It is no secret that law firms sometimes encounter clients that are less than enthusiastic about paying their bills. When a client balks at paying, there can be an enormous strain on the relationship, just as there can be "trickle down" stress at the firm for those attorneys who spent valuable time on the case. When a firm is unable to collect full payment in these situations, often the younger lawyers on the case are the first to suffer. They can have their time and billings cut, which can affect  not just their compensation and progress in the firm, but also their confidence and belief that their contributions are being valued.

Sometimes these situations are well beyond the control of the lawyers involved, especially the younger lawyers. For example, a client may fall on hard financial times, change owners, or simply refuse to pay. There may also be business development reasons that prompt a firm to write off amounts that they could otherwise legitimately claim. Nevertheless, there are a few proactive steps all lawyers, including younger lawyers, can try to take to minimize the risk that they will be on the short end of the deal.

One of the best ways for lawyers to minimize this risk is to set clear expectations in advance about what work is needed, how long it will take, and what it should cost. Understandably, this may be easier said than done. Often we do not know precisely how much work will be involved, how long it will take, or what it should cost. Moreover, sometimes shrewd clients will shop around for lawyers who will say just what they want to hear about the prospects of their case.

These realities, however, are no reason to avoid having a conversation about the expectations of the client and the lawyers. These expectations can include what the initial fees will likely be, what retainer is appropriate, and the range of possible outcomes for the case. While we do not have the benefit of a crystal ball, we do have experience we can draw on from other cases. A lawyer can usually forecast what will be needed in the short term and can give predictions about low and high ends based on prior experience. If the client is uncomfortable with those estimates or is unwilling to pay an appropriate retainer, it is far better to find out before expending time on a matter that may not be paid. Furthermore, setting these expectations early will allow the client to make a more informed decision about the case, which, in turn, usually leads to better client satisfaction.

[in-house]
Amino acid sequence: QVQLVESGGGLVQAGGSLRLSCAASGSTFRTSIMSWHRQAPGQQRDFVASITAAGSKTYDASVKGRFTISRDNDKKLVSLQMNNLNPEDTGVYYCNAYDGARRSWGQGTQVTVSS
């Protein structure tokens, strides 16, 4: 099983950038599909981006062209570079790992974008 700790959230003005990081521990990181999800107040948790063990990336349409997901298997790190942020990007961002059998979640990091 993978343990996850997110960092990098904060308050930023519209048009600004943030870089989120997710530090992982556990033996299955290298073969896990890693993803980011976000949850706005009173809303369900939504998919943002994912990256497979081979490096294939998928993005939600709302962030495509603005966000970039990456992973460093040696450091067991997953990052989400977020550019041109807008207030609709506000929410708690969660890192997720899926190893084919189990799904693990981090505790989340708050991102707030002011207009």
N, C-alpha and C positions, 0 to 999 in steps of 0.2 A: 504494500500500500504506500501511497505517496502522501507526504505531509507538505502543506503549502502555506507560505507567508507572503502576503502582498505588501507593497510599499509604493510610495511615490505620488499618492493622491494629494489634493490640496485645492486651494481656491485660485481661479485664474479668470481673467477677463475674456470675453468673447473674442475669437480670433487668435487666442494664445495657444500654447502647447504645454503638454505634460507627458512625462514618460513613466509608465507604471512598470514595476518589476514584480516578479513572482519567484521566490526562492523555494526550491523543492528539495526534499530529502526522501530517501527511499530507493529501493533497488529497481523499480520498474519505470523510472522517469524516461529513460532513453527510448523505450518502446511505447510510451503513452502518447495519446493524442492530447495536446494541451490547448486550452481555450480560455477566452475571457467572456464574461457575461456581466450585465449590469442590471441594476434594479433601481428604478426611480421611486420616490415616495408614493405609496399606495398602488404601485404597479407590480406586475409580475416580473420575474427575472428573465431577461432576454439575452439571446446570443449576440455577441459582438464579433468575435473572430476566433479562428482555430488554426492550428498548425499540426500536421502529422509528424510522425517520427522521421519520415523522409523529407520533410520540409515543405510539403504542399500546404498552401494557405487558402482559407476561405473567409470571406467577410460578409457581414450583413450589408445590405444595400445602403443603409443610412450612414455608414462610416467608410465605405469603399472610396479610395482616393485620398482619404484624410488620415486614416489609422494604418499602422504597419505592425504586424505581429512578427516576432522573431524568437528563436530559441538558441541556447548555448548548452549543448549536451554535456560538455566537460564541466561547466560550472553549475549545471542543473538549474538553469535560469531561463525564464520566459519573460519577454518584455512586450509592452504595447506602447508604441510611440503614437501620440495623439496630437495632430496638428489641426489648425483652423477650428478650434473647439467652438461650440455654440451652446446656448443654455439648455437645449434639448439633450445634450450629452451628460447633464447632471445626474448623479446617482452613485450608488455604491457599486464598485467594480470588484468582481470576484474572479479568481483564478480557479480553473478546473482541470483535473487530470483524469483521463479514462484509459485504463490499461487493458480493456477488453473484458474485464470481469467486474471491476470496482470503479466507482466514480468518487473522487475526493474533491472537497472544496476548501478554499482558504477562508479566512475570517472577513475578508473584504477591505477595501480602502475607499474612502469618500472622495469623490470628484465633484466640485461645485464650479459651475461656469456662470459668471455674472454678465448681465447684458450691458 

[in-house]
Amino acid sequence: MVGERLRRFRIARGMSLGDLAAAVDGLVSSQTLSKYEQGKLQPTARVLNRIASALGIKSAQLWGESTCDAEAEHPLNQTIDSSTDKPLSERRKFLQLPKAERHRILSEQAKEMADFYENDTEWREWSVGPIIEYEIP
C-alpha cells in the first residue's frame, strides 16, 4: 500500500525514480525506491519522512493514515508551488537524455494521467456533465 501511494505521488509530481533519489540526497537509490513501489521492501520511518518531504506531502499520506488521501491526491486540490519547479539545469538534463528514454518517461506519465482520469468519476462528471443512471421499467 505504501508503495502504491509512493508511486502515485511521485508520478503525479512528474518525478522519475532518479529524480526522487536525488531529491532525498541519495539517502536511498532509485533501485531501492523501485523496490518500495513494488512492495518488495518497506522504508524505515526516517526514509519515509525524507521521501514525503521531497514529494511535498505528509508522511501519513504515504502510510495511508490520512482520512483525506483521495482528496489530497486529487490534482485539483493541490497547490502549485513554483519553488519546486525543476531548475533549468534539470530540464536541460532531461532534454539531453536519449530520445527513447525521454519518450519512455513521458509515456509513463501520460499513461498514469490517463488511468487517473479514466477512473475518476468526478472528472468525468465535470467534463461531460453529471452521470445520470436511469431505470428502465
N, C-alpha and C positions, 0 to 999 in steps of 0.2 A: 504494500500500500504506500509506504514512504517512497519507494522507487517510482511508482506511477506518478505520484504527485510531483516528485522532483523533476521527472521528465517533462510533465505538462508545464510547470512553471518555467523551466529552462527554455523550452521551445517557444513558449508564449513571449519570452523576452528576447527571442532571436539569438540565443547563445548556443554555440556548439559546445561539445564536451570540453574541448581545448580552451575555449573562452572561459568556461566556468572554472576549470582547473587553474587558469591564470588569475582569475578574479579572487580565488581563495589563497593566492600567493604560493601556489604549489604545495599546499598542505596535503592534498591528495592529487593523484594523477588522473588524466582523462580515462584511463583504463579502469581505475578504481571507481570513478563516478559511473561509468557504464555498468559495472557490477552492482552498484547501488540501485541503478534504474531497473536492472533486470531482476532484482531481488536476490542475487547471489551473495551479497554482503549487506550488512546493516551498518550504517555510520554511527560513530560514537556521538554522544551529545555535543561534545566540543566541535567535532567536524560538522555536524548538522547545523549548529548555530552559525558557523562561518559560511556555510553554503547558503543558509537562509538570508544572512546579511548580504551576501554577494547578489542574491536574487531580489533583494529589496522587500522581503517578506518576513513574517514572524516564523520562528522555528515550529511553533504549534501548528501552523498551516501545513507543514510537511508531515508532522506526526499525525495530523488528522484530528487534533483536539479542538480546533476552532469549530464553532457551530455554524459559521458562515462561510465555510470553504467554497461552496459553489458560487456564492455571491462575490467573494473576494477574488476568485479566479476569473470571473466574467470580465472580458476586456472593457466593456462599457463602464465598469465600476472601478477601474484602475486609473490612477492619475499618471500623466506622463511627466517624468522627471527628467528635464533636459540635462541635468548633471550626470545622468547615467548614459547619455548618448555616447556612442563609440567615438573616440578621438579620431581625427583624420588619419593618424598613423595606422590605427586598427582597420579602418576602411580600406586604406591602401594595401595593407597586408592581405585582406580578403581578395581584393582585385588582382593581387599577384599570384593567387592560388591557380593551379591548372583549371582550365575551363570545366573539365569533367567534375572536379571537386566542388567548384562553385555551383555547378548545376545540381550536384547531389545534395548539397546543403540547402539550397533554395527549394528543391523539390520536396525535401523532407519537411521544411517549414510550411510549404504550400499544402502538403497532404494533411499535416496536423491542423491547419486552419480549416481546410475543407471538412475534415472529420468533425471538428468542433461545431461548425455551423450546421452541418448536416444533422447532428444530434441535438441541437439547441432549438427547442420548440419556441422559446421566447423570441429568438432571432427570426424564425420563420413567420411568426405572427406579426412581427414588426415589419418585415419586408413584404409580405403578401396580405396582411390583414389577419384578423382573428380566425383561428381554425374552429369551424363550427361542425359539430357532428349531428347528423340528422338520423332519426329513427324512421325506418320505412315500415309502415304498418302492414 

Younger lawyers may not be involved in these direct client discussions, but they can still help set and manage expectations in a way that minimizes their own risk. Younger lawyers can make sure that their more senior colleagues have had these client discussions and that any appropriate retainers have been paid. They can ask for clear direction on how much time and money should be spent on certain projects and can speak up if the expectations seem unrealistic. They can keep an eye on the timely payment of prior bills to make sure additional work is not being done on non-paying cases. They can even ask to help generate the client's bill so that they understand what all the other moving parts are and what a client is ultimately being asked to pay.

Without a doubt, this is not the fun part of practicing law and is, in fact, something many lawyers deliberately avoid. Nevertheless, setting and fulfilling expectations is a critical step toward more profitable firms, more successful younger lawyers, and happier, better served clients.

Tom Vanderbloemen is an attorney at Gallivan, White & Boyd, P.A. in Greenville, South Carolina. He can be reached at TVanderbloemen@gwblawfirm.com or (864) 271-5428
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